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The magnificent moderation of Susan Collins

It was back in October 2018 — after Sen. Susan Collins (R-Maine) announced her tie-breaking vote to confirm now-Supreme Court Justice Brett Kavanaugh — when the national Left announced its intention: to bury the senior Senator from Maine with an unprecedented tsunami of outside money and negative advertising during the run-up to her bid for a historic fifth term in the U.S. Senate.

From Pennsylvania, I watched with more than a pang of sadness as Collins, an early advocate for LGBT people like myself within the Republican Party, faced many of the corrosive trends that have taken hold of our body politic: the nationalization of everything, the endless litmus tests imposed on elected official (particularly those on the Right), and the bifurcation of our two major parties into warring tribes.

Still, Collins — consistently ranked as the most moderate member of the Senate — trod on, as one does, in the face of an eye-popping $60 million-plus in outside spending, a charismatic and young opponent in a blue-ing state (who promised to make the race a referendum on Collins’s vote to confirm Justice Kavanaugh), and a slew of horrific polls and negative media coverage portraying her as a dead woman walking.

Only Collins herself insisted she had the inside route to winning.

Politico’s Burgess Everett covered the race in early October, with a fascinating look at a Senator — whose prior races had been sleepy affairs with significant support from Democrats and Independents — on the brink. “It’s very frustrating because [my opposition is] backed by so much money,” Collins said at the time, feeling, understandably, underwater. “And it’s been going on for two years now: Non-stop negative ads. That eventually it pulls you down… What’s amazing” — and here’s the remarkable commentary from a woman down double-digits in many polls — “is that I’m still going to win.”

At the end of the day, Collins won big — an enormous rout for Republicans worried about a Democratic takeover of both chambers of Congress, and a victory for moderate politics, ticket-splitting and old-school dealmakers.

In the end, the race, which was supposed to be a lay-up for Collins’s opponent, wasn’t really close. In fact, the margin of her victory was almost ten percentage points — a more distant result than that in Minnesota or New Mexico, two Democratic-leaning Senate races which received almost no national political attention.

Collins also outran the Trump-Biden spread by an astounding 18 points (she ran seven points ahead of Trump statewide, while her opponent ran eleven points behind Biden), garnering more ticket splitters than any other Senator in the nation. She outran Trump by 12 points in Vacationland’s more left-leaning, downstate First Congressional District.

Mainers gave their mandate to Joe Biden, to two Democrats in the U.S. House — and to Collins, the villain of the national left, but evidently the favored choice for many of the left-leaning constituents she will represent in the Senate once again.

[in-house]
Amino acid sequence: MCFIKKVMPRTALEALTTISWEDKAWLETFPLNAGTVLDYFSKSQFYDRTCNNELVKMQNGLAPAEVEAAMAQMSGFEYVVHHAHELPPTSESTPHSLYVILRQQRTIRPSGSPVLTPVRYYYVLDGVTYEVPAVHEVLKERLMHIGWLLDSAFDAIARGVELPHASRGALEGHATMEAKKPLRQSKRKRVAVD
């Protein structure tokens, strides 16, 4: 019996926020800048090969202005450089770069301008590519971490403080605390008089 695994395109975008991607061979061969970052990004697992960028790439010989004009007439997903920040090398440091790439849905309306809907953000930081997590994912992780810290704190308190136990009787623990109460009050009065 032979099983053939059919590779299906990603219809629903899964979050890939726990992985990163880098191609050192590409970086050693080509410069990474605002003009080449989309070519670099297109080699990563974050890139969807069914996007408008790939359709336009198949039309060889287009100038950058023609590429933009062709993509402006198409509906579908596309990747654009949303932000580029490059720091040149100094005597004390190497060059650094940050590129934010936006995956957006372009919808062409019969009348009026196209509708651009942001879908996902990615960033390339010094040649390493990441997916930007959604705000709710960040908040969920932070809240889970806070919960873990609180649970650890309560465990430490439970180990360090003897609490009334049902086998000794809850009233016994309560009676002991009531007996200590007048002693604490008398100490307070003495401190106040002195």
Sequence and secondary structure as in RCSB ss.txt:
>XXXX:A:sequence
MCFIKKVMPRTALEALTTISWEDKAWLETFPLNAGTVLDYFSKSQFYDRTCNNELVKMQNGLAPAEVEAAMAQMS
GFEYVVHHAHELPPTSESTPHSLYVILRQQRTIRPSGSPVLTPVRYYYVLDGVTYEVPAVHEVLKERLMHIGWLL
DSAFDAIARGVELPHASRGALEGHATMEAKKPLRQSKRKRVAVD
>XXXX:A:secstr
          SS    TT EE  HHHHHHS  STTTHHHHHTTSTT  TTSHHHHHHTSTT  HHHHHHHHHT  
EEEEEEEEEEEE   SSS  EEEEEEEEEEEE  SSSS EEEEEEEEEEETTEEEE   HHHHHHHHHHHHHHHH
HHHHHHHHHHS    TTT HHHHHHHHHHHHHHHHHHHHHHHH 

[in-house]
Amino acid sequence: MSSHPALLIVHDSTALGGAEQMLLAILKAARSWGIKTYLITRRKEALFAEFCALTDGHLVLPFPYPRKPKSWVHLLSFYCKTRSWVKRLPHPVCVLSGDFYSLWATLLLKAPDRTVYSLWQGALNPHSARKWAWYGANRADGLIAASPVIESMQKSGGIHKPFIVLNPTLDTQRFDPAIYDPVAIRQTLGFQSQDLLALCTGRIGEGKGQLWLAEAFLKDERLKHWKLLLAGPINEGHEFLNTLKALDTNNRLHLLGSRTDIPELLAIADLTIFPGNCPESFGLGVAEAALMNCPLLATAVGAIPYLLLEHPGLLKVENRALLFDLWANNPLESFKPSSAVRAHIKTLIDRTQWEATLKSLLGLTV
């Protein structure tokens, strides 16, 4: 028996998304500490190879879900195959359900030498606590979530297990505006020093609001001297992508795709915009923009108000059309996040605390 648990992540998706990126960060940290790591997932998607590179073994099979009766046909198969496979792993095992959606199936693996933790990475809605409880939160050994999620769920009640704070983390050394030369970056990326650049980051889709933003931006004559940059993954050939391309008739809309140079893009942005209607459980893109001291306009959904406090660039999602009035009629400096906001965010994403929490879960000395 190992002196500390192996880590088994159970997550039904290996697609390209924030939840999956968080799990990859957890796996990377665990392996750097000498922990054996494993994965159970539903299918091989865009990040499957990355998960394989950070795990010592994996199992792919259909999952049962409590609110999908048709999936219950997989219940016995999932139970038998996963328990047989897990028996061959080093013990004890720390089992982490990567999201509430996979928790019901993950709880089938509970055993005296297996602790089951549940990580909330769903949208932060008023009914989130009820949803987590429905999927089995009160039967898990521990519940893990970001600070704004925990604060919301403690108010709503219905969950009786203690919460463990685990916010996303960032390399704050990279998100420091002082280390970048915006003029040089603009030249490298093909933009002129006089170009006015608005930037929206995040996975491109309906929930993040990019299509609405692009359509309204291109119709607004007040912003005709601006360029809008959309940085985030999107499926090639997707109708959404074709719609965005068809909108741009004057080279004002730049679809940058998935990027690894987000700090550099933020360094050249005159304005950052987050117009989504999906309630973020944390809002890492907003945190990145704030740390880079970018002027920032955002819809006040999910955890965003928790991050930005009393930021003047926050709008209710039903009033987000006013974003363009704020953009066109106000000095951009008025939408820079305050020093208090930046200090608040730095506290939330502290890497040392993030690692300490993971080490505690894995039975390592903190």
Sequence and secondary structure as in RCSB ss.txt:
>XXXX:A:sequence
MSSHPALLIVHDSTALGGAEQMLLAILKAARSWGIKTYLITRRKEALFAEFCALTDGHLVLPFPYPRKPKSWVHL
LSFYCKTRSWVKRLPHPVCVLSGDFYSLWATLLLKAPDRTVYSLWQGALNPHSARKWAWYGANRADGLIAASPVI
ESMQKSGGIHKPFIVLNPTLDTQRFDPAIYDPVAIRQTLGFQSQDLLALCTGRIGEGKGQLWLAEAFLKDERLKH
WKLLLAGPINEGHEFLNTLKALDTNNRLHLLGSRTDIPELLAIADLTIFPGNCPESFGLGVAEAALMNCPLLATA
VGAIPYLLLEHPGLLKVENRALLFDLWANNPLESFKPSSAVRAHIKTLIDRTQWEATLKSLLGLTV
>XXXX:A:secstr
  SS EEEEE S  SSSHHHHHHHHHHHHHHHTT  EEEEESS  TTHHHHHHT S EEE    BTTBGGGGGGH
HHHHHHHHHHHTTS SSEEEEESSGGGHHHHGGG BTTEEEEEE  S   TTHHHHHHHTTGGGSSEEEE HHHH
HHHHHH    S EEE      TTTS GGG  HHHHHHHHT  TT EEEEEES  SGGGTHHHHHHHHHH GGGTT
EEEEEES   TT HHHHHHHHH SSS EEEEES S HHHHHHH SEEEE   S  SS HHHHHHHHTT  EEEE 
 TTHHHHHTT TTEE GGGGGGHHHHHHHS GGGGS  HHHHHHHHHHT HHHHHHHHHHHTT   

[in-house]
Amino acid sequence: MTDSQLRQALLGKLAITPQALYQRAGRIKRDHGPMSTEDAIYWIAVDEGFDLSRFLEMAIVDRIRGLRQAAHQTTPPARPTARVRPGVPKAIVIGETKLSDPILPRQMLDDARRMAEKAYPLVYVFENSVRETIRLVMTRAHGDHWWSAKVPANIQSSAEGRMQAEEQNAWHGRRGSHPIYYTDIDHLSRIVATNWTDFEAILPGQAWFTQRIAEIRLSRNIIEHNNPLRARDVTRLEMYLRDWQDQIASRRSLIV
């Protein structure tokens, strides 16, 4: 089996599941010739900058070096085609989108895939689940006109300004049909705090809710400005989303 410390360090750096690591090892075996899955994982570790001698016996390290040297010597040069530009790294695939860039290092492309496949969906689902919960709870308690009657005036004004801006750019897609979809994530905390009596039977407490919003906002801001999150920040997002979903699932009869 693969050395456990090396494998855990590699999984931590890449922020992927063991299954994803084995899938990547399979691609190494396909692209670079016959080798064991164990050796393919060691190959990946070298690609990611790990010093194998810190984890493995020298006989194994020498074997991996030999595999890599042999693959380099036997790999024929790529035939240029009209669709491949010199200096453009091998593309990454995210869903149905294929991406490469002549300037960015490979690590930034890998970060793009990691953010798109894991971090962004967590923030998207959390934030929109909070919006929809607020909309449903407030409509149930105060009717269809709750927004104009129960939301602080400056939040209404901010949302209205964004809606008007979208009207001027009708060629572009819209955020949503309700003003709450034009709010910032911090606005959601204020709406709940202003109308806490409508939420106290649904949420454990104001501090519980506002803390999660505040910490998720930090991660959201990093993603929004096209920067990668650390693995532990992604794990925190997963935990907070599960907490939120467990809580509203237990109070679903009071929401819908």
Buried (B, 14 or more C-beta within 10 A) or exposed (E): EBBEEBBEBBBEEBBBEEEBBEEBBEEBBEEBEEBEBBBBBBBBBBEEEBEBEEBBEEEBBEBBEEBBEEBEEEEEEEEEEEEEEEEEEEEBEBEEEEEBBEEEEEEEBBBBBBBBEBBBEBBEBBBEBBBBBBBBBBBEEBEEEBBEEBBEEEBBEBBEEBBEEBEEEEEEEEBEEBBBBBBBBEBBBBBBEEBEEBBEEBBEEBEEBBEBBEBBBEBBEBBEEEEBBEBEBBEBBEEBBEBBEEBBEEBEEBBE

The Northeast used to be dominated by elected officials like Collins, among them the “Rockefeller Republicans” — moderate, sensible, and even genteel, this breed has all but died out. In my home state of Pennsylvania, moderate Republican Charlie Dent packed his bags and ceded his his swingy Lehigh Valley U.S. House seat to the Democrats in 2018, drowned out, perhaps, in the era of Trump. Republican Sen. Pat Toomey, a wonky conservative with a penchant for dealmaking, told me that Collins’s “work ethic, accomplishments and dedication to her constituents should serve as an example for every member of Congress.” Toomey has announced he is not running for reelection in 2022.

Which leaves Susan Collins in a rare group of politicians in the Senate: mild-mannered, results-oriented, and committed to working across the aisle no matter who occupies the Oval Office.

Is she merely an example of a dying breed — a moderate Republican committed to compromise and serious legislation, while so many elected officials are content to throw bombs on Twitter and cable news? Or could she represent something more: a politician who can break through America’s seemingly ever-increasing gridlock and vitriol — and win in doing so?

Collins is either a dinosaur from a bygone era, the last of a bloodline that will be extinguished after her expected final term in the U.S. Senate — or her unexpected victory could herald something different, at the very nadir of American bipartisanship and legislative accomplishment: a path forward for pragmatic, problem-solving elected officials who can cut through the noise and get things done — and win elections based on localism and accomplishments, not bombast.

Albert Eisenberg is a Philadelphia-based conservative commentator and political consultant who works on LGBT and urban issues from the right and is co-founder of Broad+Liberty. He formerly served as communications director for the Philadelphia Republican Party. Follow him on Twitter @Albydelphia

 

Tags Brett Kavanaugh Charlie Dent congressional gridlock Joe Biden Maine moderate Democrats moderate Republicans moderates Pat Toomey political polarization Politics of the United States problem solving Republican Party Rockefeller Republican Susan Collins

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